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A seller’s note receivable is an alternative form of business capital.
This type of debt financing is often used in small business acquisitions, where the seller agrees to accept a portion of the purchase price in a series of deferred payments. This occurs when the business buyer does not have sufficient cash to cover the entire purchase price.
A seller note is designed to bridge the gap between the purchase price and the financeable asset base of the company being purchased.
SBA loans may permit the borrower to include some or all of the seller’s note when calculating the borrower’s capital contribution to the transaction. Doing so can be very helpful to a small business owner and those who may buy their business.
The use of a seller’s note receivable is also quite common when selling a business with challenging characteristics – including its small size, substantial customer concentration, additional growth capital needs, high capital intensity, cyclical nature, and unpredictable or seasonal revenue patterns.
When a seller note is used, the buyer will present the seller with a written note which defines the interest rate to be paid, amount owed, and other terms for repayment. Essentially, the seller is self-financing all or part of the transaction.
Seller’s notes are fairly common in small business transactions since attractive seller financing often translates into a higher selling price than an all-cash deal.
Seller Note Risk
Because seller notes are generally unsecured and may be subordinated to other forms of debt such as a bank loan or business line of credit, the seller’s note is inherently riskier and therefore commands a higher interest rate (typically between 6% and 10%).
The seller in possession of a seller’s note receivable must ensure that the interest rate is high enough to pay off the debt, especially in the event the business is unable to generate free cash flow or bears a high risk profile.
In certain situations, the buyer and seller may agree on initial deferred or interest-only payments followed by a balloon payment to reduce the cash flow pressure on the buyer during the transfer of ownership.
A seller may want to take other measures to protect their lending position by including certain protective covenants in the note receivable instrument such as:
- Retention of the deed or title to property in an Escrow account held by a third party until the note is paid in full
- Interest rate escalation rights if the buyer defaults on the payment terms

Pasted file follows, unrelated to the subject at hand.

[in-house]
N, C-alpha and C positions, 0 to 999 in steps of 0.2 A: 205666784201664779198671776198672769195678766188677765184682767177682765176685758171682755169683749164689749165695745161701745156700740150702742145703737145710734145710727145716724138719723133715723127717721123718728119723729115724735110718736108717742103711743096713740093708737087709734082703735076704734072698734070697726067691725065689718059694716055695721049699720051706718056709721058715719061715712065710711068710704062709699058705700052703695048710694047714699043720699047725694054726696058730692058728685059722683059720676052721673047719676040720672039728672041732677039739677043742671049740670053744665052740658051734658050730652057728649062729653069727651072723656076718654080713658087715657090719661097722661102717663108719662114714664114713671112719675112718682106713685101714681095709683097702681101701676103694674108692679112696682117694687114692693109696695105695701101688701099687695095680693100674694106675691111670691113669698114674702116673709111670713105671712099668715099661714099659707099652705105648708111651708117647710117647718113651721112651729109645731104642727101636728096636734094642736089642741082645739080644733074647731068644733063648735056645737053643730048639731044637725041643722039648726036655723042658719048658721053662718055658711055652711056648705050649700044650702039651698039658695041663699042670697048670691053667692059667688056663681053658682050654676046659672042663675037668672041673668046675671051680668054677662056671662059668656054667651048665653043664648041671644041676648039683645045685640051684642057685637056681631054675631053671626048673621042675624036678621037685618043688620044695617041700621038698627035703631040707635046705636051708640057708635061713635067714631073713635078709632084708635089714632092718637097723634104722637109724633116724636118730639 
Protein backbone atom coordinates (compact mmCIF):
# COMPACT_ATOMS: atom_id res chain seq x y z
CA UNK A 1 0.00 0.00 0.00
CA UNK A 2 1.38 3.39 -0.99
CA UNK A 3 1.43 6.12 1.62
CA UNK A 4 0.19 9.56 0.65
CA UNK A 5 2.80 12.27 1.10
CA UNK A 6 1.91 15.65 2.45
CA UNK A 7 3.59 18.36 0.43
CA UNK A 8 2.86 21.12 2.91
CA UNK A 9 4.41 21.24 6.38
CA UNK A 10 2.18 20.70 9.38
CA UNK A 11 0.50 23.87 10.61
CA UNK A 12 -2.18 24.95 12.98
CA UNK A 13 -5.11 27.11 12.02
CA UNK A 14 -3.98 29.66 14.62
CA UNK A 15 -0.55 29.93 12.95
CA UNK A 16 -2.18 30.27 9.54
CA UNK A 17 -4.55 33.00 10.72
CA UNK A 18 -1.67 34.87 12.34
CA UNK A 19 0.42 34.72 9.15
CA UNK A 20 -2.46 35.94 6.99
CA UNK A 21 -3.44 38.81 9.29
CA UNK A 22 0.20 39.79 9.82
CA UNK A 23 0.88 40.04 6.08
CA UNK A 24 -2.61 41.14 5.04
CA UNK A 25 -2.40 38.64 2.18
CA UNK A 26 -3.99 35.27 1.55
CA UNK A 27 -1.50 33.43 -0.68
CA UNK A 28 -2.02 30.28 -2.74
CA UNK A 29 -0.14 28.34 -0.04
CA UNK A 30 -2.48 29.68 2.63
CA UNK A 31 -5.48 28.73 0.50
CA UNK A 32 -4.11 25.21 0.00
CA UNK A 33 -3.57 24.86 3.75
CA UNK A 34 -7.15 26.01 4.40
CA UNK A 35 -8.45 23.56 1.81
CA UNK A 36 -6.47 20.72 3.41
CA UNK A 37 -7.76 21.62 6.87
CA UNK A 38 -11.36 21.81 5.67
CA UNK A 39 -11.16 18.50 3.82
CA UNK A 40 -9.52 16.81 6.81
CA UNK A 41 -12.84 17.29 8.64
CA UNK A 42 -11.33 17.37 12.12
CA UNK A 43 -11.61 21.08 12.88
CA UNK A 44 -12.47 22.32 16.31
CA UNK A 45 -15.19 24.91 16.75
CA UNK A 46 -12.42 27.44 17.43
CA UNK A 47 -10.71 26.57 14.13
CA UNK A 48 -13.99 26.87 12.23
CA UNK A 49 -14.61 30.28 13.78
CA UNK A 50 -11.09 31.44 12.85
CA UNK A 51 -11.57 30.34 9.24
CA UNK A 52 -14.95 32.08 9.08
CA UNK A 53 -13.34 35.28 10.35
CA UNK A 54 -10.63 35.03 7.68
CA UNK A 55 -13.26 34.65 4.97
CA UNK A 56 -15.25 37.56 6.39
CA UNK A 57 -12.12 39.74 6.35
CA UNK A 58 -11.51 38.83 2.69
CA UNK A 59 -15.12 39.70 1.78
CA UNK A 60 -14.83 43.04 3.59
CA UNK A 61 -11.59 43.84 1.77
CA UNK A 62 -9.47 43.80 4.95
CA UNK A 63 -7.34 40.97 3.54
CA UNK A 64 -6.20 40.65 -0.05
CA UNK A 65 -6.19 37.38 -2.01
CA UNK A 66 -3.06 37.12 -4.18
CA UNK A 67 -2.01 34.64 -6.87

- Financial reporting rights to allow the seller to keep tabs on the business’ ability to make future payments
- Debt Service Coverage Ratios requirements, similar to those a traditional bank lender may impose on a borrower
Seller Note Benefits
Seller notes allow for increased flexibility, both in loan terms and rates when compared to a traditional lender.
Assuming the seller has confidence in the buyer, seller’s notes can be a useful tool for both parties. Not only does the use of a seller’s note allow buyers to justify a higher purchase price, but a seller’s note can also speed up the closing process since negotiating the terms of a seller’s note is much simpler than sourcing and negotiating mezzanine debt, another form of alternative capital.
I am contemplating selling my business to a private equity firm. They are proposing a deal structure of 60% cash, 20 % seller’s note and 20% equity in new co. The note is a 3 yr interest only, payable quarterly, with principal payable upon 3rd year anniversary of sale date. My concern is that the not is subordinated to any bank or financial institution debt that they may take on. Does that mean that the note cannot be paid off until the bank debt is paid in full? There is an acceleration of the interest rate if the note is not paid off in the appointed time, however, is there a way to get some sort of security to protect my interests here. It will be a significant amount of money. At least 4 M. Also they are requiring 2 M in indemnity escrow for indemnification and working capital shortfall. What happens if I ask them to use the note as the security for the escrow account instead of funding the escrow with cash? Does that 2 m still earn interest at the rate it would if it was not being used that way? Thanks